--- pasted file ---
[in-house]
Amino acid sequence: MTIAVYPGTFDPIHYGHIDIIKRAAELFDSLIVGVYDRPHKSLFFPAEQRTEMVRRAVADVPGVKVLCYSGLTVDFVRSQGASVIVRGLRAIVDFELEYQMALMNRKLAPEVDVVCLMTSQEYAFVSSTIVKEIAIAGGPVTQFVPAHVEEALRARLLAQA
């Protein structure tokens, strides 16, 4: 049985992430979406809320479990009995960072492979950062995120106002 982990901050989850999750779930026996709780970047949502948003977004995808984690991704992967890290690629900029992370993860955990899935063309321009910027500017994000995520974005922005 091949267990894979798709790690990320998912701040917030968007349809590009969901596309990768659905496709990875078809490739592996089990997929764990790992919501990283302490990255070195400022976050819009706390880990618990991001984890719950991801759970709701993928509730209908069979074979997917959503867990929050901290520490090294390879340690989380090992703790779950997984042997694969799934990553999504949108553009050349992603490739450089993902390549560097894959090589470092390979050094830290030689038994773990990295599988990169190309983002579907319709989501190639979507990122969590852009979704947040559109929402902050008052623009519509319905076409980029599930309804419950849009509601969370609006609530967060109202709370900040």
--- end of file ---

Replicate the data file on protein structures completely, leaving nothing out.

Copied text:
[in-house]
Amino acid sequence: MTIAVYPGTFDPIHYGHIDIIKRAAELFDSLIVGVYDRPHKSLFFPAEQRTEMVRRAVADVPGVKVLCYSGLTVDFVRSQGASVIVRGLRAIVDFELEYQMALMNRKLAPEVDVVCLMTSQEYAFVSSTIVKEIAIAGGPVTQFVPAHVEEALRARLLAQA
């Protein structure tokens, strides 16, 4: 049985992430979406809320479990009995960072492979950062995120106002 982990901050989850999750779930026996709780970047949502948003977004995808984690991704992967890290690629900029992370993860955990899935063309321009910027500017994000995520974005922005 091949267990894979798709790690990320998912701040917030968007349809590009969901596309990768659905496709990875078809490739592996089990997929764990790992919501990283302490990255070195400022976050819009706390880990618990991001984890719950991801759970709701993928509730209908069979074979997917959503867990929050901290520490090294390879340690989380090992703790779950997984042997694969799934990553999504949108553009050349992603490739450089993902390549560097894959090589470092390979050094830290030689038994773990990295599988990169190309983002579907319709989501190639979507990122969590852009979704947040559109929402902050008052623009519509319905076409980029599930309804419950849009509601969370609006609530967060109202709370900040």